2018 Global Forum Highlights

See Photo and Video Highlights and view Selected Presentations from our Global Forum on Student Well-Being And Outcomes in Education


29 August 2019

International Branch Campuses and TNE in China: definitions, growth and rationalization

Xiaozhou (Emily) Zhou, Associate Professor at the School of English Studies, Shanghai International Studies University and Rachael Merola, Senior Researcher, OBHE  

At last count by OBHE/CBERT, there were 37 international branch campuses (IBCs) in operation in China, overtaking the UAE as the top host country for this type of TNE. IBCs come from institutions based in a diverse group of home countries, including Australia (2), Canada (2), China (Hong Kong SAR) (2), Germany, Ireland, Israel, Japan, Netherlands, Russia, South Korea, United Kingdom (9), United States (12), and France (3).  Growth is rapid-- since 2014, 13 campuses have opened. 

OBHE/CBERT counts 37 IBCS and China only 9. Why the difference? This article looks at the newest IBCs in China, different definitions, and China's growing emphasis on quality over quantity. 


 20 August 2019

Silk Road TNE: the established but little known case of Tashkent, Uzbekistan

Lobar Mukhamedova, Dean of Teaching and Learning, Westminster International University in Tashkent and Christopher Hill, Director of the Doctoral Training Centre and Associate Professor of Education, The British University in Dubai

In a place many still can’t place on a map, a quiet but successful TNE story is unfolding.  While much attention to TNE in general, and branch campuses in particular, tends to focus on South East Asia or the Middle East, Tashkent, Uzbekistan, represents an interesting case study of established multi-nation providers in an emerging economy. With over 41% of the population under the age of 17, there is considerable scope for sustained growth in higher education.  While cost remains an issue, the appetite for higher education is evident.

Tashkent hosts IBCs from eight countries, and the IBC total has surged in the past two years. As recently as 2017, there were only six “International Universities” and one foreign “Institute” in the country.  Just two years later, as of June 2019, there were 17 “international universities”.  The total list now comprises 7 Russian, 1 Singaporean, 1 Italian, 1 UK, 3 Korean, 1 USA, 2 Indian, and 1 Latvian higher education institution. Together, TNE represents about 5% of total higher education enrollment in Uzbekistan.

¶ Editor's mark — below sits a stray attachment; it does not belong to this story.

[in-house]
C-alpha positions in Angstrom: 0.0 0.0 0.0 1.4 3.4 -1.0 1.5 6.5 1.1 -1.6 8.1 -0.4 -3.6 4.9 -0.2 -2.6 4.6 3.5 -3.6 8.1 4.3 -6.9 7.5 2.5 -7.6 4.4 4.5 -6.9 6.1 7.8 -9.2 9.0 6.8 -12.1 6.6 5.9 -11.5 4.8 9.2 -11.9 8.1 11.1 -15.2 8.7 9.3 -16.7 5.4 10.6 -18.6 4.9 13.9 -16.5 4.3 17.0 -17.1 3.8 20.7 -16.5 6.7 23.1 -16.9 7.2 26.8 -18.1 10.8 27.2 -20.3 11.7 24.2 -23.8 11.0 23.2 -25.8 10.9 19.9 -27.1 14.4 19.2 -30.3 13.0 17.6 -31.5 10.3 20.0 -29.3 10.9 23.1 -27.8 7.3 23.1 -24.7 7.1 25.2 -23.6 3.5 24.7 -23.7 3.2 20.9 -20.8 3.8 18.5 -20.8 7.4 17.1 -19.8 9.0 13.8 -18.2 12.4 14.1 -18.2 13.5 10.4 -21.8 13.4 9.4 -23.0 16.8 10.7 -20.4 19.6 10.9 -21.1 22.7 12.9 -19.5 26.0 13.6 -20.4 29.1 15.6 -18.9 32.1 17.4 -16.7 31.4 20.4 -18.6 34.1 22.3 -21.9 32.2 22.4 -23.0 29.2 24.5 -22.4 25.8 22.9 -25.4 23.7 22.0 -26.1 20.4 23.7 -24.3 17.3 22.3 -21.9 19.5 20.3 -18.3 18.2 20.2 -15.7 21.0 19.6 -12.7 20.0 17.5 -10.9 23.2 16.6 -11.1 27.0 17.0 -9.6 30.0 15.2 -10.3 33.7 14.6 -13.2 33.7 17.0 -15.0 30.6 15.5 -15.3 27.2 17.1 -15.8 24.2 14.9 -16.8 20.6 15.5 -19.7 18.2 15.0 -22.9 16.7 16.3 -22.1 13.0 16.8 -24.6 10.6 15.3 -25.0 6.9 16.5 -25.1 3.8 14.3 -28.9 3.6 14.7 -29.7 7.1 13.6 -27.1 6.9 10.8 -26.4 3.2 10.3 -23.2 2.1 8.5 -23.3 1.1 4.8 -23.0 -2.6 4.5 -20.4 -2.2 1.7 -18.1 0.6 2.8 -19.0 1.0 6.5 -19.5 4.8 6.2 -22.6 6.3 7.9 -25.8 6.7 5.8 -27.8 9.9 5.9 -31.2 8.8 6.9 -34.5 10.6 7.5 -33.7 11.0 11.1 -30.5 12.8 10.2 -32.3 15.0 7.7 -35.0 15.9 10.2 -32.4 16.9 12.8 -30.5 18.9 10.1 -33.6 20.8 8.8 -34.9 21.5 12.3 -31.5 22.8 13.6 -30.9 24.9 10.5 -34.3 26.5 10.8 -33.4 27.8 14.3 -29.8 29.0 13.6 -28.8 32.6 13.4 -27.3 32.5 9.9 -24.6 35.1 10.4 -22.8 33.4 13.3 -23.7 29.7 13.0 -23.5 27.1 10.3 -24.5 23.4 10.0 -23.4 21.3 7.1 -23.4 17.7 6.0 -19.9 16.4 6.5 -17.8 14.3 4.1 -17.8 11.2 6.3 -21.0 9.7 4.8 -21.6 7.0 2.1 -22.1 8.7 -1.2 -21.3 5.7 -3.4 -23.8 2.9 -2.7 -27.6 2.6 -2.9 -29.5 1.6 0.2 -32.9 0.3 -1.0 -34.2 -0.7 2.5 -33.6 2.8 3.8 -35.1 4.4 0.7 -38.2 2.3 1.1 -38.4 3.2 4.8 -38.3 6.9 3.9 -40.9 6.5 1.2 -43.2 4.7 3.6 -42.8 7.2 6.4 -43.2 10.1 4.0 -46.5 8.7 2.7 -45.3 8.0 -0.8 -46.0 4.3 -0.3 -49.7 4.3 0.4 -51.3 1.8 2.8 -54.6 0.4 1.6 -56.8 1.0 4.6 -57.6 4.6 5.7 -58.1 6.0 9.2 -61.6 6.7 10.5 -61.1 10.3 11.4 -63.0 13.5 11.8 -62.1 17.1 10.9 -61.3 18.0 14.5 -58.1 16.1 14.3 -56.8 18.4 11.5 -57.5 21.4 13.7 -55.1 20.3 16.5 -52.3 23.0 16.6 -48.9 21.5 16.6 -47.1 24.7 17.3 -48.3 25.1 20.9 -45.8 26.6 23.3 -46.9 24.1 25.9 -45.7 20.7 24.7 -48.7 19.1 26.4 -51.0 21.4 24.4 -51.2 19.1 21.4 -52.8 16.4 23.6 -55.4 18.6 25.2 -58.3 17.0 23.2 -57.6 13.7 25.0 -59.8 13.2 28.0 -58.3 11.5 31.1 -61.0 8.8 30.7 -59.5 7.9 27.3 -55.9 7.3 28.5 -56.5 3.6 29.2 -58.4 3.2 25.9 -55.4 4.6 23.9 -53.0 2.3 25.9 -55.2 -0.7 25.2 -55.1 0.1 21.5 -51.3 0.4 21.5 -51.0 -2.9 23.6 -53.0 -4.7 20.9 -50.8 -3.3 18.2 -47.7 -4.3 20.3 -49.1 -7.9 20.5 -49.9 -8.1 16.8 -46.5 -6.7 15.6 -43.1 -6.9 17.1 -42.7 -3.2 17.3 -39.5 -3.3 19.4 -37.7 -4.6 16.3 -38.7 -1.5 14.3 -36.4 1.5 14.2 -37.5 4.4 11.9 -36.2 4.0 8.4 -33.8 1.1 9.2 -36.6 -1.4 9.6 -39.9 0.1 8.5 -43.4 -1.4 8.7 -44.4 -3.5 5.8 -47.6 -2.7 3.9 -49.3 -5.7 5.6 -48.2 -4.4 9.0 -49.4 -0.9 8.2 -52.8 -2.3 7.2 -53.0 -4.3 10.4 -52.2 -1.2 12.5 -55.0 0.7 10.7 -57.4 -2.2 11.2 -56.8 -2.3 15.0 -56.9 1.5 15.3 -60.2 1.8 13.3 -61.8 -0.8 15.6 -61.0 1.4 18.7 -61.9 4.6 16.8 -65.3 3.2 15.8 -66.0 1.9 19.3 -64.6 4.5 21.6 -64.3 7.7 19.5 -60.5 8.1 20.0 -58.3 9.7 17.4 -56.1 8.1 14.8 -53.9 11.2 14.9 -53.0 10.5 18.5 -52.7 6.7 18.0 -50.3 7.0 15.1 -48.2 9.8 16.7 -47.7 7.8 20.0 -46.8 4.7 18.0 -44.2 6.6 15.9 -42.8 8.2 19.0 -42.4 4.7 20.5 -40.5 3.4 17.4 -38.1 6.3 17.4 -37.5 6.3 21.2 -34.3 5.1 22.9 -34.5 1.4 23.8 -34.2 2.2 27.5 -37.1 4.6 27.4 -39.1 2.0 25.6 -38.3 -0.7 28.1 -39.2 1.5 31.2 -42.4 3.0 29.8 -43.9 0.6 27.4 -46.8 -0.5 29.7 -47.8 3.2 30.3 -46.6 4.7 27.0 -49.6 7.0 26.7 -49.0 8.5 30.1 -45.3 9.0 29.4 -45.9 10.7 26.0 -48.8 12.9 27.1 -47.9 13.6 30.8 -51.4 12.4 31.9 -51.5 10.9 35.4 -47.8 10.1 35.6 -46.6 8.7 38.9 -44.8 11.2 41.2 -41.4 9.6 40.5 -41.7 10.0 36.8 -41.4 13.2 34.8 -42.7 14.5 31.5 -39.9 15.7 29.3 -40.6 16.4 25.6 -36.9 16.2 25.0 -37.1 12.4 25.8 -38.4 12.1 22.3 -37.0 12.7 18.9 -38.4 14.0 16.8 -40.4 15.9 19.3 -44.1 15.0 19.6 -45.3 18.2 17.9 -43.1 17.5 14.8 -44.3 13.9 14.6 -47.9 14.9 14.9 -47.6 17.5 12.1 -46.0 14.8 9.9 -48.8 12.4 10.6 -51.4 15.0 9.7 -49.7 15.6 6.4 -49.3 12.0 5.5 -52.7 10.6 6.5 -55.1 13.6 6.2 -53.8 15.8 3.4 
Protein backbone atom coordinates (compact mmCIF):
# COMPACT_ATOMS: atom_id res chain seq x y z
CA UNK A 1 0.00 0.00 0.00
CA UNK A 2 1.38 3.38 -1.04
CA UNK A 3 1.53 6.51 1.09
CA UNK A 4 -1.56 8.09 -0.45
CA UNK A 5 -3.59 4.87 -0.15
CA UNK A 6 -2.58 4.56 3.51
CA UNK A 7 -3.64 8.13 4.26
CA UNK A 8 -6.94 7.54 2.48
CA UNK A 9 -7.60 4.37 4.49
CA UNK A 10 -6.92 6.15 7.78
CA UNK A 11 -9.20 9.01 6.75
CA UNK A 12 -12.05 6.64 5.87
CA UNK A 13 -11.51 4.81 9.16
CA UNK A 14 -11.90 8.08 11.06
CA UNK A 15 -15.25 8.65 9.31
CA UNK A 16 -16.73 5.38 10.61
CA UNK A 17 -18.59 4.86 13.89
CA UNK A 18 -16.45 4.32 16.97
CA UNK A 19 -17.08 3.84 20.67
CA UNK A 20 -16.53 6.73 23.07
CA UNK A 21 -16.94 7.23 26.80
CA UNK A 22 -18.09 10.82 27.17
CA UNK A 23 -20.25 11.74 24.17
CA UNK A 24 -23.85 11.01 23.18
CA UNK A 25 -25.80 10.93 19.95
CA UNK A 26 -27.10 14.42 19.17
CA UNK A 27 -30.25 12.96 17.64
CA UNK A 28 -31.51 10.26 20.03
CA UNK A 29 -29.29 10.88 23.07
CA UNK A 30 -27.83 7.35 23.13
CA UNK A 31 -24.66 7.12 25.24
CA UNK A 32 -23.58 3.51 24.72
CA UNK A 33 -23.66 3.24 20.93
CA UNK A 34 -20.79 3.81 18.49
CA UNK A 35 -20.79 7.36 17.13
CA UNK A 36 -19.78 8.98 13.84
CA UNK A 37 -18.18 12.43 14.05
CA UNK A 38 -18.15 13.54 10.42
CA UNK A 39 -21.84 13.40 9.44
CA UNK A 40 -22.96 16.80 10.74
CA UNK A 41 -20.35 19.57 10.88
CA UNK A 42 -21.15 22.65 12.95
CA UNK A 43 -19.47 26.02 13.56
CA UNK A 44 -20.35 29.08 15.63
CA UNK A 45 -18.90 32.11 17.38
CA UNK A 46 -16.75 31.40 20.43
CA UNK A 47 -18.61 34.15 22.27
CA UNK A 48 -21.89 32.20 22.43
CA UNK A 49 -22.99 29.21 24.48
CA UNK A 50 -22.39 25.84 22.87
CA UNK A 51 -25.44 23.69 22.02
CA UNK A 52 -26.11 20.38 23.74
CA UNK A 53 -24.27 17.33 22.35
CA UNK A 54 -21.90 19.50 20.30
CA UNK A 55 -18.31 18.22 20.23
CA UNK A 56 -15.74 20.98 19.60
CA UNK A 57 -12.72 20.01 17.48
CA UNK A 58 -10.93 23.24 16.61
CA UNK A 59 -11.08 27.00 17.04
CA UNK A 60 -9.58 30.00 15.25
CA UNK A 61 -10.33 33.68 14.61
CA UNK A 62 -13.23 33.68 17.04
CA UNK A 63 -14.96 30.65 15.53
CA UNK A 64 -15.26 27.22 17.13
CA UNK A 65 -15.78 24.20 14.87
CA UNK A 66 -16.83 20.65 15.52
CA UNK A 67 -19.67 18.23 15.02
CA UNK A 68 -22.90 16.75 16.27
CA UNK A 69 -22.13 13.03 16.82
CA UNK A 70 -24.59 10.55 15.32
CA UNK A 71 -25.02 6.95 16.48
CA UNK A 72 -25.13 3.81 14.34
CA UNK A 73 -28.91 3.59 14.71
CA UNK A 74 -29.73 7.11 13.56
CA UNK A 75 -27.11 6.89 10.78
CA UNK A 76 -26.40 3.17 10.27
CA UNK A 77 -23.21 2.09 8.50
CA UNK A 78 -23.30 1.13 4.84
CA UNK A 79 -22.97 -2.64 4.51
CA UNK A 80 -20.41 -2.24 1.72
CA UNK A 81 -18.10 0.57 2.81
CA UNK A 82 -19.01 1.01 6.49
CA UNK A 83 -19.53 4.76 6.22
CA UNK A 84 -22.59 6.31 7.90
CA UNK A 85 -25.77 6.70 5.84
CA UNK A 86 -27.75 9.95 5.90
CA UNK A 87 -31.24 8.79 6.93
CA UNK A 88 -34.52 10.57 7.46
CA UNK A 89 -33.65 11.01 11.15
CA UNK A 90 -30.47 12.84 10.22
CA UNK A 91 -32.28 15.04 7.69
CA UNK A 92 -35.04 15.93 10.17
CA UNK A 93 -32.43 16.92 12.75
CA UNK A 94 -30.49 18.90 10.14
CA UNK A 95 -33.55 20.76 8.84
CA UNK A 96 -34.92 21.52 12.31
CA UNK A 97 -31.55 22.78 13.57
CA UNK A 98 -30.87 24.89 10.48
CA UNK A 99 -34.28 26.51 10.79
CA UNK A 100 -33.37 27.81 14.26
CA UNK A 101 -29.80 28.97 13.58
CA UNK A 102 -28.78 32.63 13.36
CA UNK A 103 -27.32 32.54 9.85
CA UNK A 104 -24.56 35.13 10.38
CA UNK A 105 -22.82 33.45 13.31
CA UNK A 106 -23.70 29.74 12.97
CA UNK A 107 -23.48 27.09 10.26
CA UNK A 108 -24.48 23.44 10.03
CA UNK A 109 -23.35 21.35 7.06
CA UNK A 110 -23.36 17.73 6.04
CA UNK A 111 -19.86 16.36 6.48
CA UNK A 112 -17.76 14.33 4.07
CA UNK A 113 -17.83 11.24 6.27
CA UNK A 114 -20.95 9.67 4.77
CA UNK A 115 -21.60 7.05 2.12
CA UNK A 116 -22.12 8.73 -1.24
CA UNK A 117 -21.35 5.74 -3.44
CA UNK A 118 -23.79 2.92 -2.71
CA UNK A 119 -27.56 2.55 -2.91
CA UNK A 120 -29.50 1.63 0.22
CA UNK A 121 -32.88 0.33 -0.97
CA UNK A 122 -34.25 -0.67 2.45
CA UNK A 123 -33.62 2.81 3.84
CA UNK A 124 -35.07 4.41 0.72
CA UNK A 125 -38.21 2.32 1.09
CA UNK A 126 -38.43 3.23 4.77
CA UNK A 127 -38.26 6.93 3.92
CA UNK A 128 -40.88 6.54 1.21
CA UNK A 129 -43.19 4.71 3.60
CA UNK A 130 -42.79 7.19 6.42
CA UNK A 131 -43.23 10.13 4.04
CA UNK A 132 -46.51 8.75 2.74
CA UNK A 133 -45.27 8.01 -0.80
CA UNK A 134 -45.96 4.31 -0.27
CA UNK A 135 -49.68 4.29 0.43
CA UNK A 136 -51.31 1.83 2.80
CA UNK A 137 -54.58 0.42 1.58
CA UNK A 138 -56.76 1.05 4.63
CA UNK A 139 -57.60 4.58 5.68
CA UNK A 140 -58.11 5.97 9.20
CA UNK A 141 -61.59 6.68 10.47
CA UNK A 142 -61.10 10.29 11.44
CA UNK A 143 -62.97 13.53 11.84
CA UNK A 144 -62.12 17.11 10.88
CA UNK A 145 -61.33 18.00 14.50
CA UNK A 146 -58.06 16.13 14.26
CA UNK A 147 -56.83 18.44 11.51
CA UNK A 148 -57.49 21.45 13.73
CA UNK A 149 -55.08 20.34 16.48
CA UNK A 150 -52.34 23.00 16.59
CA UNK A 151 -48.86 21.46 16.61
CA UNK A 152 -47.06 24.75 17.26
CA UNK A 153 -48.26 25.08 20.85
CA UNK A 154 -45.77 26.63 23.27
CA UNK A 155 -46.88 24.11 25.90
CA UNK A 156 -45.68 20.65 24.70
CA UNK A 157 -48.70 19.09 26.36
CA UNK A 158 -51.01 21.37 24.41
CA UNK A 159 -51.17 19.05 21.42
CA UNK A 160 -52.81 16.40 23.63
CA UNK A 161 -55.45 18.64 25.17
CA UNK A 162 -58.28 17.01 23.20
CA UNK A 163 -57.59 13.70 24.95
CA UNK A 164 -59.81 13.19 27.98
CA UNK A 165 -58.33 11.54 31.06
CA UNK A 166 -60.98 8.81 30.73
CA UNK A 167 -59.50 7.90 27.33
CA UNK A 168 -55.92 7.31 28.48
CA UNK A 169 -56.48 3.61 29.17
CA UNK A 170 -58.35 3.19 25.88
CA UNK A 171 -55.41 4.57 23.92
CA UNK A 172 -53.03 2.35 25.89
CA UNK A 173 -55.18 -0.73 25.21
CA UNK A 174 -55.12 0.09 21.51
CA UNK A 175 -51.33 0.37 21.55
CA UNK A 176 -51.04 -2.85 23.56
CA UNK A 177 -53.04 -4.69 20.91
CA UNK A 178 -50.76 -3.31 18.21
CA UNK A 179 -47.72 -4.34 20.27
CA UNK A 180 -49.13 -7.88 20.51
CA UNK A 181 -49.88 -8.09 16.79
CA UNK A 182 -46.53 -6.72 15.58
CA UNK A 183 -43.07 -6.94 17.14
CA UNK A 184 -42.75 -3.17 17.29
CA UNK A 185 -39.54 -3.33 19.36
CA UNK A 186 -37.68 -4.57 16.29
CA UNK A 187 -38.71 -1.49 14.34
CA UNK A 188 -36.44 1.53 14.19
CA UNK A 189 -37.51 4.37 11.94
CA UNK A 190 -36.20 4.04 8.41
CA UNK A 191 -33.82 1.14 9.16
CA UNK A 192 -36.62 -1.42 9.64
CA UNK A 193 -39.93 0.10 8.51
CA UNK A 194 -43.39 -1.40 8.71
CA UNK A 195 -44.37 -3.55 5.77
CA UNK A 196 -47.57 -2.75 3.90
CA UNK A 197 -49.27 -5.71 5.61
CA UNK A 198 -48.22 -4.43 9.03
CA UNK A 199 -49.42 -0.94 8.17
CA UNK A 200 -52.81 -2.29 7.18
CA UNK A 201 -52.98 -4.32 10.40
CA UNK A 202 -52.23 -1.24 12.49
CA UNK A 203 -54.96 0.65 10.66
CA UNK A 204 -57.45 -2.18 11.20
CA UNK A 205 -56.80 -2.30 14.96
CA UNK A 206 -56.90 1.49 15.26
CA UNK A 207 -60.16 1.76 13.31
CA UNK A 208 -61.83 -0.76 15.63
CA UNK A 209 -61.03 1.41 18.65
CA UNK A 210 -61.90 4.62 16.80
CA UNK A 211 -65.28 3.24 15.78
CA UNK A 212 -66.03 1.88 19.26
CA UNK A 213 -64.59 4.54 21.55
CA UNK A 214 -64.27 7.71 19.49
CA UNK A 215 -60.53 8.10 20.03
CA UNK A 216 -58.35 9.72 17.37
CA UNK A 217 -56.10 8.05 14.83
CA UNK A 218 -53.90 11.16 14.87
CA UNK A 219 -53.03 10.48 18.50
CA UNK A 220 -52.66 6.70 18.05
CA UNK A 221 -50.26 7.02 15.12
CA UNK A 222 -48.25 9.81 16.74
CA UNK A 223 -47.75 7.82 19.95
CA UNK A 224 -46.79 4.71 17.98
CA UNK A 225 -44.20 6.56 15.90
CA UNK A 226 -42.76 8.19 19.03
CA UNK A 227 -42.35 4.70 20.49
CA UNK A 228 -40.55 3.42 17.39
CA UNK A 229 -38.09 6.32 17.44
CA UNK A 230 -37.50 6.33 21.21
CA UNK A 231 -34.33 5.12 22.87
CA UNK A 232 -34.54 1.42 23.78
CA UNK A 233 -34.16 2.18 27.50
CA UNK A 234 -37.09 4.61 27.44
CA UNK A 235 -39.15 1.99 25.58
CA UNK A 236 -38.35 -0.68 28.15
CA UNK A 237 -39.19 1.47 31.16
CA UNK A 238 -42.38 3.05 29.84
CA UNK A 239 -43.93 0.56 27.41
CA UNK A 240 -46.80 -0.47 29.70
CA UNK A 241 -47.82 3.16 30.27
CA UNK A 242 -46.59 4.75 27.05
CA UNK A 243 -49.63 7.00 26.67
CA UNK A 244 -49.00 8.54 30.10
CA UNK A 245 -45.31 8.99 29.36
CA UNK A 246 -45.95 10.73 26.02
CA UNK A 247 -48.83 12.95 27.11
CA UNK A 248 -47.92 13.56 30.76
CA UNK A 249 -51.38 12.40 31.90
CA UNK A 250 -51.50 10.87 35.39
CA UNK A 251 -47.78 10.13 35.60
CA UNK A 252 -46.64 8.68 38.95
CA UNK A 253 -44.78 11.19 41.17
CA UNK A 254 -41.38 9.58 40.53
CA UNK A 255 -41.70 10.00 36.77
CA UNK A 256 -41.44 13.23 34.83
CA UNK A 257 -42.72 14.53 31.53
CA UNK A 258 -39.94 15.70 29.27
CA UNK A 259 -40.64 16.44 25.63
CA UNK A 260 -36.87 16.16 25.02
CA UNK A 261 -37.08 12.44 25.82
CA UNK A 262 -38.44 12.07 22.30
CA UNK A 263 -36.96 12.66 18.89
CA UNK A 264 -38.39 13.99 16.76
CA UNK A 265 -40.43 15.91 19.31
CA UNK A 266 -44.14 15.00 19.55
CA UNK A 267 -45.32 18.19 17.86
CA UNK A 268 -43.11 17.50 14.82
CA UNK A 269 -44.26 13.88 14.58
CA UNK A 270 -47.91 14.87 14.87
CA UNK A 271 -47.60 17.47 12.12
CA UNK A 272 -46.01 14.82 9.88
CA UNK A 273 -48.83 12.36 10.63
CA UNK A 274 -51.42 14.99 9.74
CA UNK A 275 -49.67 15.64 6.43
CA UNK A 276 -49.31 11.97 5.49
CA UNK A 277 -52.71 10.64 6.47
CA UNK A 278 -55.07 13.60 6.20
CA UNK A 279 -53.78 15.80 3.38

13 August 2019

How do International Branch Campuses fit into the greater TNE picture in Mexico?

Rachael Merola, Senior Researcher, OBHE

With a young and increasingly middle-class population, demand for higher education in Mexico is growing at all levels-- undergraduate, masters and PhD.  There are over 4 million students enrolled across more than 3,100 institutions, and enrollment has more than doubled in the past two decades, far outpacing population growth at the traditional age for higher education entry. In 2012 Mexico’s government prioritized higher education expansion, with a goal of creating 1.5 million new places by 2018 and increasing participation to 40% of the traditional age group, close to the regional average. While this goal was not reached, current participation lies around 30% today, much greater than 15% in 1991.

With a higher education environment eager for international collaboration and growing, particularly with the United States, there exist few campuses that fit the OBHE/CBERT definition of an international branch campus (IBC): “an entity that is owned, at least in part, by a foreign education provider; operated in the name of the foreign education provider; and provides an entire academic program, substantially on site, leading to a degree awarded by the foreign education provider.”This article looks at the IBC activity in Mexico and how it fits into the larger array of transnational education (TNE) endeavors.

Full article available to members and free trials. 


10 May 2019

International [Branch] Campuses: OBHE coverage focus for 2019

Rachael Merola, Senior Researcher, OBHE

The OBHE begins a new focus on one of the most ambitious and longstanding forms of transnational education: the international branch campus (IBC). Since 2002 the OBHE has published six reports on the IBC phenomenon, the most recent two in conjunction with the Cross-Border Education Research Team (C-BERT), co-hosted at Albany’s Institute for Global Education Policy Studies and the Center for the Study of Higher Education at Pennsylvania State University. This collaboration has resulted in the most comprehensive list of IBCs in existence.